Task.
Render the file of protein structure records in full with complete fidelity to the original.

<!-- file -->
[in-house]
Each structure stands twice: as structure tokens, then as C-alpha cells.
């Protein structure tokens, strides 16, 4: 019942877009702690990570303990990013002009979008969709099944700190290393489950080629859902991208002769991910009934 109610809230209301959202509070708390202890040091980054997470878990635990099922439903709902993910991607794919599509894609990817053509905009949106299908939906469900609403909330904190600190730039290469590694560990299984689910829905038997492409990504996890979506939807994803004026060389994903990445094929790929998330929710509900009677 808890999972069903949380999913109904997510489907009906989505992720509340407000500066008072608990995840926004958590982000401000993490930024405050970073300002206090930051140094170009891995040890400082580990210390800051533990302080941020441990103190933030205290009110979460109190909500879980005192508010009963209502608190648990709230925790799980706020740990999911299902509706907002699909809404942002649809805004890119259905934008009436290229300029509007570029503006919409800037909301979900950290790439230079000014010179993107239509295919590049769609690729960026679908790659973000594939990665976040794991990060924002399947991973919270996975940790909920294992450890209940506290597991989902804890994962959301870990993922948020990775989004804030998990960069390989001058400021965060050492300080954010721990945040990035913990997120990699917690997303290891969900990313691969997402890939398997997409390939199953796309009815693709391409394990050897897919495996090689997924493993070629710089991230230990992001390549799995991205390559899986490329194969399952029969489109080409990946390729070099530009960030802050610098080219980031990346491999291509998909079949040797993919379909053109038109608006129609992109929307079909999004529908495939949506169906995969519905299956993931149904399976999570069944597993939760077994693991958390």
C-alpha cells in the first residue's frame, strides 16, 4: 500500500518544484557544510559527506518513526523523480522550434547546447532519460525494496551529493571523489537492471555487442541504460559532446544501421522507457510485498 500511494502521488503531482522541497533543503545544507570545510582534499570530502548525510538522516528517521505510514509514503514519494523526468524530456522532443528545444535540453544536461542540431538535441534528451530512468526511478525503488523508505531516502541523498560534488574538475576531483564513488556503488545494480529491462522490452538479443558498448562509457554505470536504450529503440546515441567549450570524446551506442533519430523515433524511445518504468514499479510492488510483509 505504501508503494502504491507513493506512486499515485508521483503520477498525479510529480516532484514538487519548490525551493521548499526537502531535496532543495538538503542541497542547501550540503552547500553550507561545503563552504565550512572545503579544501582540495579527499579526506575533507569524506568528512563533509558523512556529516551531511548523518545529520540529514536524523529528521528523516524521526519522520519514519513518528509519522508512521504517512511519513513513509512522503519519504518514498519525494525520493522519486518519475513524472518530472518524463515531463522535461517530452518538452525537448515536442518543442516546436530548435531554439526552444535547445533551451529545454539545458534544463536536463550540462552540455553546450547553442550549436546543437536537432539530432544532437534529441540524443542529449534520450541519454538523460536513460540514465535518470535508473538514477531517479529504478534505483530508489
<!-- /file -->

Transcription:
[in-house]
Each structure stands twice: as structure tokens, then as C-alpha cells.
């Protein structure tokens, strides 16, 4: 019942877009702690990570303990990013002009979008969709099944700190290393489950080629859902991208002769991910009934 109610809230209301959202509070708390202890040091980054997470878990635990099922439903709902993910991607794919599509894609990817053509905009949106299908939906469900609403909330904190600190730039290469590694560990299984689910829905038997492409990504996890979506939807994803004026060389994903990445094929790929998330929710509900009677 808890999972069903949380999913109904997510489907009906989505992720509340407000500066008072608990995840926004958590982000401000993490930024405050970073300002206090930051140094170009891995040890400082580990210390800051533990302080941020441990103190933030205290009110979460109190909500879980005192508010009963209502608190648990709230925790799980706020740990999911299902509706907002699909809404942002649809805004890119259905934008009436290229300029509007570029503006919409800037909301979900950290790439230079000014010179993107239509295919590049769609690729960026679908790659973000594939990665976040794991990060924002399947991973919270996975940790909920294992450890209940506290597991989902804890994962959301870990993922948020990775989004804030998990960069390989001058400021965060050492300080954010721990945040990035913990997120990699917690997303290891969900990313691969997402890939398997997409390939199953796309009815693709391409394990050897897919495996090689997924493993070629710089991230230990992001390549799995991205390559899986490329194969399952029969489109080409990946390729070099530009960030802050610098080219980031990346491999291509998909079949040797993919379909053109038109608006129609992109929307079909999004529908495939949506169906995969519905299956993931149904399976999570069944597993939760077994693991958390």
C-alpha cells in the first residue's frame, strides 16, 4: 500500500518544484557544510559527506518513526523523480522550434547546447532519460525494496551529493571523489537492471555487442541504460559532446544501421522507457510485498 500511494502521488503531482522541497533543503545544507570545510582534499570530502548525510538522516528517521505510514509514503514519494523526468524530456522532443528545444535540453544536461542540431538535441534528451530512468526511478525503488523508505531516502541523498560534488574538475576531483564513488556503488545494480529491462522490452538479443558498448562509457554505470536504450529503440546515441567549450570524446551506442533519430523515433524511445518504468514499479510492488510483509 505504501508503494502504491507513493506512486499515485508521483503520477498525479510529480516532484514538487519548490525551493521548499526537502531535496532543495538538503542541497542547501550540503552547500553550507561545503563552504565550512572545503579544501582540495579527499579526506575533507569524506568528512563533509558523512556529516551531511548523518545529520540529514536524523529528521528523516524521526519522520519514519513518528509519522508512521504517512511519513513513509512522503519519504518514498519525494525520493522519486518519475513524472518530472518524463515531463522535461517530452518538452525537448515536442518543442516546436530548435531554439526552444535547445533551451529545454539545458534544463536536463550540462552540455553546450547553442550549436546543437536537432539530432544532437534529441540524443542529449534520450541519454538523460536513460540514465535518470535508473538514477531517479529504478534505483530508489